What is an acquired brain injury?

What is an acquired brain injury?

An acquired brain injury (ABI) is sometimes referred to as a ‘hidden disability’ but it affects over 700 000 people in Australia. While the behavioural and cognitive impacts aren’t always easy to see, most people living with an acquired brain injury require some form of support. Read on to learn more about acquired brain injuries, its causes, and treatment options.

What is an acquired brain injury?

An acquired brain injury is any form of brain damage that occurs after birth. It differs from genetic or congenital disorders, and includes damage sustained by injury or disease.

While acquired brain injuries and intellectual disability may appear similar, an acquired brain injury is different from an intellectual disability or a mental illness. People with an acquired brain injury may have difficulties with their thinking and learning abilities such as:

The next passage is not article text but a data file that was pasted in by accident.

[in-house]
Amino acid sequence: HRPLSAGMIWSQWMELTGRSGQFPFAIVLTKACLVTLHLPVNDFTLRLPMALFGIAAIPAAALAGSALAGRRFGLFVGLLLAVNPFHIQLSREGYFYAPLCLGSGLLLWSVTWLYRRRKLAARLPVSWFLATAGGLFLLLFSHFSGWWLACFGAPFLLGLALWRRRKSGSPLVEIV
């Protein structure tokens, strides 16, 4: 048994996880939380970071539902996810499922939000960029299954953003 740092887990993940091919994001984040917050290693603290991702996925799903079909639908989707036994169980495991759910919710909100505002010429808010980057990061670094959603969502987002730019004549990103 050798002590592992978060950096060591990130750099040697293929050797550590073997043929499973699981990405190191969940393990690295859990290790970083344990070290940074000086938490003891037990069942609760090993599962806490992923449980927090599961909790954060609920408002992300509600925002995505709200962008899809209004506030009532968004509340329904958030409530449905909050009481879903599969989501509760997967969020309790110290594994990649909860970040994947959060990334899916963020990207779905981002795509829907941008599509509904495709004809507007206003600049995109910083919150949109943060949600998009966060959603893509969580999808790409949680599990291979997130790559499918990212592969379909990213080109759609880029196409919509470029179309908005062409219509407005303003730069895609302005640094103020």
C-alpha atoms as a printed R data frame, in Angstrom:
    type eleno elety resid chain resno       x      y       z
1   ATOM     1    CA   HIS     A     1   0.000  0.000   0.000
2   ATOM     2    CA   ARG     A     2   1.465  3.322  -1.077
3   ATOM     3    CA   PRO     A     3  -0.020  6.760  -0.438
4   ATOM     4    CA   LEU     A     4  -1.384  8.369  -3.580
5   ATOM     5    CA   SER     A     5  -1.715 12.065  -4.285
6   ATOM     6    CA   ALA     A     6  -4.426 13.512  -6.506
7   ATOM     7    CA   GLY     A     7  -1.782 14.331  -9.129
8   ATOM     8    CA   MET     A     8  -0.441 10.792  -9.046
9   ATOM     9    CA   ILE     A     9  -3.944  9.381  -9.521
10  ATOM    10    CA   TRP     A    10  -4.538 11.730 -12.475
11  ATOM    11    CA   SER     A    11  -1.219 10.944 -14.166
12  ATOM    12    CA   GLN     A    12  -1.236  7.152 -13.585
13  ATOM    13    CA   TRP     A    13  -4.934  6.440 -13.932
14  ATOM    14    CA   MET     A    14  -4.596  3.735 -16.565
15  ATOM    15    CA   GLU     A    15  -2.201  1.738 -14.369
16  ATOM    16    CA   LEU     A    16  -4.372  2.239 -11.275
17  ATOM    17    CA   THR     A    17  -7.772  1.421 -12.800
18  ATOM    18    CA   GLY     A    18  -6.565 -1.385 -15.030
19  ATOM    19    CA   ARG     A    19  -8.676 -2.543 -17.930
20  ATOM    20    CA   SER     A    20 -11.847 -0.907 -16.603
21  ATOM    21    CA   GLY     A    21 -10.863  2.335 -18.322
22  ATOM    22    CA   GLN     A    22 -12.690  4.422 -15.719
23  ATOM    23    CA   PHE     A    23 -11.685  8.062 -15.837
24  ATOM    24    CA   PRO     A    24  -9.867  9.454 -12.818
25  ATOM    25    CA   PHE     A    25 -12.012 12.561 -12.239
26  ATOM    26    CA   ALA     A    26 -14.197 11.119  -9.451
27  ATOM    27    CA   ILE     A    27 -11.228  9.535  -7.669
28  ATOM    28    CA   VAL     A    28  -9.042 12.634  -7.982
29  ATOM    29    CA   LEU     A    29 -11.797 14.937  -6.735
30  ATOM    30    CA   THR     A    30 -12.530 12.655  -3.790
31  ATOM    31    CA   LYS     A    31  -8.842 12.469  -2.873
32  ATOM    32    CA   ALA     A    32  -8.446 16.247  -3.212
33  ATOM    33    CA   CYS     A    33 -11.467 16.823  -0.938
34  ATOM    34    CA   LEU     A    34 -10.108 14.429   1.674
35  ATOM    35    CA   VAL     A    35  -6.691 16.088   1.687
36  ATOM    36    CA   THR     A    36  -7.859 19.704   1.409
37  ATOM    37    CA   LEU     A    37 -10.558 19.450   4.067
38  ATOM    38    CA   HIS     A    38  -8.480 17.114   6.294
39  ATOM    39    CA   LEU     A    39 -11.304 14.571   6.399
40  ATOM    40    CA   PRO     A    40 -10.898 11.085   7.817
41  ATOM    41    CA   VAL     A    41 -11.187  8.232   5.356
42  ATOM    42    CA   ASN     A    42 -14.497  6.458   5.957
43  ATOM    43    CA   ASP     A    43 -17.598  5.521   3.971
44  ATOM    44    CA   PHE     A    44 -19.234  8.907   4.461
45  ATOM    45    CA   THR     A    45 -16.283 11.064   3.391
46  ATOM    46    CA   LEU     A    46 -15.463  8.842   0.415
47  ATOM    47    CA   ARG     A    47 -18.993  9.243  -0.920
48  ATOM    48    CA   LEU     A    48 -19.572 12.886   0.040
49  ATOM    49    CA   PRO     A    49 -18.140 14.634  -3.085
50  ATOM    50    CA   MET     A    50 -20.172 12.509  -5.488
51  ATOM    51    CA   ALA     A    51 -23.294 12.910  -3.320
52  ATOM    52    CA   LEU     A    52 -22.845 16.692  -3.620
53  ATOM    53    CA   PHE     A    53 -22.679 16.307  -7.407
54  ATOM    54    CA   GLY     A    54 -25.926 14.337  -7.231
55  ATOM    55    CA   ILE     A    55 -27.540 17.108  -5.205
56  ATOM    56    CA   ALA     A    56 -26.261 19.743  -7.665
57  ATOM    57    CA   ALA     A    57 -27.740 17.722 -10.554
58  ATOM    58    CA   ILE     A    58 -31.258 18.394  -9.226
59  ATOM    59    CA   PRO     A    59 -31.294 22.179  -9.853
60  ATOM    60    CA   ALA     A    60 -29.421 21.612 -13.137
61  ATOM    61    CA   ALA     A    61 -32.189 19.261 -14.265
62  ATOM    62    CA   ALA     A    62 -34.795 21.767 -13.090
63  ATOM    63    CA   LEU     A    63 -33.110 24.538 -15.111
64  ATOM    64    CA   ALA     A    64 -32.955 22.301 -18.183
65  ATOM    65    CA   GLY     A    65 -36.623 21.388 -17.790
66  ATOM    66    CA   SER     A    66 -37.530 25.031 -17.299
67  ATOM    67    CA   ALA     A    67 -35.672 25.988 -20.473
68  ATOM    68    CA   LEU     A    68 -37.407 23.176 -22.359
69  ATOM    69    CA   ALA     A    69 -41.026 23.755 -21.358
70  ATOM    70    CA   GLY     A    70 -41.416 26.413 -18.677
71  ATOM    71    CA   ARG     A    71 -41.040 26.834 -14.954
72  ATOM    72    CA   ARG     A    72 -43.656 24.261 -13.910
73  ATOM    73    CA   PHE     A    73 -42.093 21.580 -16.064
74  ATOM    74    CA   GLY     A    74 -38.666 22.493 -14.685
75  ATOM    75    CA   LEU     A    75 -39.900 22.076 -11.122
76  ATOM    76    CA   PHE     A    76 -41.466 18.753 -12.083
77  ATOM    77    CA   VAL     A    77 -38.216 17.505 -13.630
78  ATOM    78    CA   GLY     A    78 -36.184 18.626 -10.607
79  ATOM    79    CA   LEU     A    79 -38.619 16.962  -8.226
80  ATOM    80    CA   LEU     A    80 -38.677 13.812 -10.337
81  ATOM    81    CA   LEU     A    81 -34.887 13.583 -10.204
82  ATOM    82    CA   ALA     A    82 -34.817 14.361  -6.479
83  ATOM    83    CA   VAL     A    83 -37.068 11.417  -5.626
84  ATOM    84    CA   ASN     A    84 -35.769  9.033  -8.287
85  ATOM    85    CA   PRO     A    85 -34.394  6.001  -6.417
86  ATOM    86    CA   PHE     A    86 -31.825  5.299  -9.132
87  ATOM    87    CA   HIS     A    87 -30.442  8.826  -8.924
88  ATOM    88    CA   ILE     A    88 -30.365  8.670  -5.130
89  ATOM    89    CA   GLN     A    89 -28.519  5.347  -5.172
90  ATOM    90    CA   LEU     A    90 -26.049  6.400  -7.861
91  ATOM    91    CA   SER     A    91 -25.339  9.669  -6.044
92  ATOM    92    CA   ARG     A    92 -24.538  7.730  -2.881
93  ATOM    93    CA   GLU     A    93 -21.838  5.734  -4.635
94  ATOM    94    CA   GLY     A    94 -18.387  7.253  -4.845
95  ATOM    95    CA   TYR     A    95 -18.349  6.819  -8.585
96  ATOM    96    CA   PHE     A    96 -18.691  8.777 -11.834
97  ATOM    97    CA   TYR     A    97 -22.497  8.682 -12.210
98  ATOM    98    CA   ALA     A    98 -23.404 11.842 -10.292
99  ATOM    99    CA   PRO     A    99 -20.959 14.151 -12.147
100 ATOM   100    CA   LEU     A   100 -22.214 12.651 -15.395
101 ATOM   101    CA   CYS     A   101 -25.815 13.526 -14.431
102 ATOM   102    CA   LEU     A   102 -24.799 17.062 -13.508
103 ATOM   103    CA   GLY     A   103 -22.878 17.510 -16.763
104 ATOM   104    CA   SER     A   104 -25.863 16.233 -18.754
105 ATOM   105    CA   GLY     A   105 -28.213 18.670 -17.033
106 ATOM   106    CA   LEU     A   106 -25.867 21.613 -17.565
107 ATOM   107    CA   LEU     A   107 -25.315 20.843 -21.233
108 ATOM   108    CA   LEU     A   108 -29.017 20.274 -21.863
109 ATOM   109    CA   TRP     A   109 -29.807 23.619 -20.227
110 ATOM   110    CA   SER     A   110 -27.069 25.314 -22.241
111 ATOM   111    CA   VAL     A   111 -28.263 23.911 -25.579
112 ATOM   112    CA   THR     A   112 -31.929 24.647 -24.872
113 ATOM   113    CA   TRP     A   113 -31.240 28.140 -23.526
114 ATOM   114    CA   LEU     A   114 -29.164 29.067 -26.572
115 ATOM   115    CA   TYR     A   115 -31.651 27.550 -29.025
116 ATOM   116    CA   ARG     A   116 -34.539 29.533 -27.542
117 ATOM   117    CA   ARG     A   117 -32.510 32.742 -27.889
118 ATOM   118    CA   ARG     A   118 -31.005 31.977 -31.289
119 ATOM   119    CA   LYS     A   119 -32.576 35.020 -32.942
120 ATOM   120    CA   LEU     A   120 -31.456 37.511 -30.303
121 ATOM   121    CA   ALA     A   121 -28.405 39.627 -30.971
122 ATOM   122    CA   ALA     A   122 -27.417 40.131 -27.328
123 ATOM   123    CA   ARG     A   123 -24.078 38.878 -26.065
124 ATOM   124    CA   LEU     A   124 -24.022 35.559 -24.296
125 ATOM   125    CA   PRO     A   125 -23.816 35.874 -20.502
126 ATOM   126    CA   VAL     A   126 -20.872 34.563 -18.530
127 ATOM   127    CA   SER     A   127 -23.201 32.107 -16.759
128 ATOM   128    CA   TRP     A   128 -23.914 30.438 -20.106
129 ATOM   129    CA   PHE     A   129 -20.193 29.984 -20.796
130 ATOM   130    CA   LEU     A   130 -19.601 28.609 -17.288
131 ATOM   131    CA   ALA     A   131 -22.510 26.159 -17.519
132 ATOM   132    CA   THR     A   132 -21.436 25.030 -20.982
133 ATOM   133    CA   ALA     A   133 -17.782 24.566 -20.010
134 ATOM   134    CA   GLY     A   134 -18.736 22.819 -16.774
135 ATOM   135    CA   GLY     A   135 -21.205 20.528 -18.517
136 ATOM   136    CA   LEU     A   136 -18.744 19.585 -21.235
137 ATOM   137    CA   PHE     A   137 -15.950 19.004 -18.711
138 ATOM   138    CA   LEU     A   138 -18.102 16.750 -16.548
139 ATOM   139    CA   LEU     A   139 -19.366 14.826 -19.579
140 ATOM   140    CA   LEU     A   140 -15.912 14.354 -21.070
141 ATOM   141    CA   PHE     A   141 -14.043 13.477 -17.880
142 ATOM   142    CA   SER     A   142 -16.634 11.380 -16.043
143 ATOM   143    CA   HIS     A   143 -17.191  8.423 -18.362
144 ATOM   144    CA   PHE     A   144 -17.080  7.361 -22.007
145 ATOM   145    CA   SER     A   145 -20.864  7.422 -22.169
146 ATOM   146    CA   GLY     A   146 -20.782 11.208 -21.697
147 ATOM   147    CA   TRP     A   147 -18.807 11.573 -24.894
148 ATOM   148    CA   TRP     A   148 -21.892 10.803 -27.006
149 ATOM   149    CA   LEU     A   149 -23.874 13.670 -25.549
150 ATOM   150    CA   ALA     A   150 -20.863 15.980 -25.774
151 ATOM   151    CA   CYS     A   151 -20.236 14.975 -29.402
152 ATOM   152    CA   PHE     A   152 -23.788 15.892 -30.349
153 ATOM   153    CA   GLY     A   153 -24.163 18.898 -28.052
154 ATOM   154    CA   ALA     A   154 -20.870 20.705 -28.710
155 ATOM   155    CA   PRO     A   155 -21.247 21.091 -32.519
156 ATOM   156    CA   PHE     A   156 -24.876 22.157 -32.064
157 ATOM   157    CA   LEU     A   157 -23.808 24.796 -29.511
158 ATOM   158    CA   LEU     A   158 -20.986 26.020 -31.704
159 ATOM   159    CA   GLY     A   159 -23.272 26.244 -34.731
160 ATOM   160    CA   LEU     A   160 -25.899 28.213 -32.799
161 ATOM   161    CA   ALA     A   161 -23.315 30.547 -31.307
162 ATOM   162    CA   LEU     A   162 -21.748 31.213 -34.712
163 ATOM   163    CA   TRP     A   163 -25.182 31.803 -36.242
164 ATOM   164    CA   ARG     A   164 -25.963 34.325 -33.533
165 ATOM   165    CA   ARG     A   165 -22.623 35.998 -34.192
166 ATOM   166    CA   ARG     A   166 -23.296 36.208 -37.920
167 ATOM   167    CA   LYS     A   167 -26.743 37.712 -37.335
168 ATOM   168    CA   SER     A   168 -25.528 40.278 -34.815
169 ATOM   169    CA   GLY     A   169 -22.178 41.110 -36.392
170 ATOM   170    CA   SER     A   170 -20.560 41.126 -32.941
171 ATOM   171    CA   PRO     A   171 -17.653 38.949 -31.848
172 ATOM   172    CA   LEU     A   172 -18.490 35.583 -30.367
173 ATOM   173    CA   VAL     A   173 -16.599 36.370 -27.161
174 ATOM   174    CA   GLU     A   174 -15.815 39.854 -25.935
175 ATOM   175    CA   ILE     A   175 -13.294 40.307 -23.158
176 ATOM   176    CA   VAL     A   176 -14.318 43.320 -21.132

• problems with memory;
  • problems with concentration or attention;
  • difficulty with planning and organisation;
  • confusion;
  • and difficulties with communication (e.g. having a conversation) but retain intellectual abilities.

The changes a person experiences after an acquired brain injury are considered a loss, and in some cases a person can experience significant recovery.

What are the causes of an acquired brain injury?

The causes of an acquired brain injury vary, but the common factor determining an acquired brain injury is that damage to the brain arises from an event that occurs after birth. Some causes can include:

  • physical trauma (e.g. impact to the head from a car accident, sporting injury, or fall);
  • stroke;
  • brain tumour;
  • brain infection;
  • Degenerative Neurological Disease (i.e., Parkinson Disease, Alzheimer’s Disease, Huntington’s Disease);
  • damage from alcohol or drug use;
  • and lack of oxygen.

Treatment options for and acquired brain injury

Treatment for an acquired brain injury differs depending on the extent of injury, its causes and the subsequent symptoms. Whether a person’s emotions, behaviour or cognitive ability is affected, rehabilitation is often required and occurs long term.

While recovery can be significant in some cases, depending on the severity of the injury, some people may experience symptoms that require daily supports.

Supports for acquired brain injuries may be covered under an NDIS. To find out more, please get in touch with our team to learn about tailored treatment and support options.

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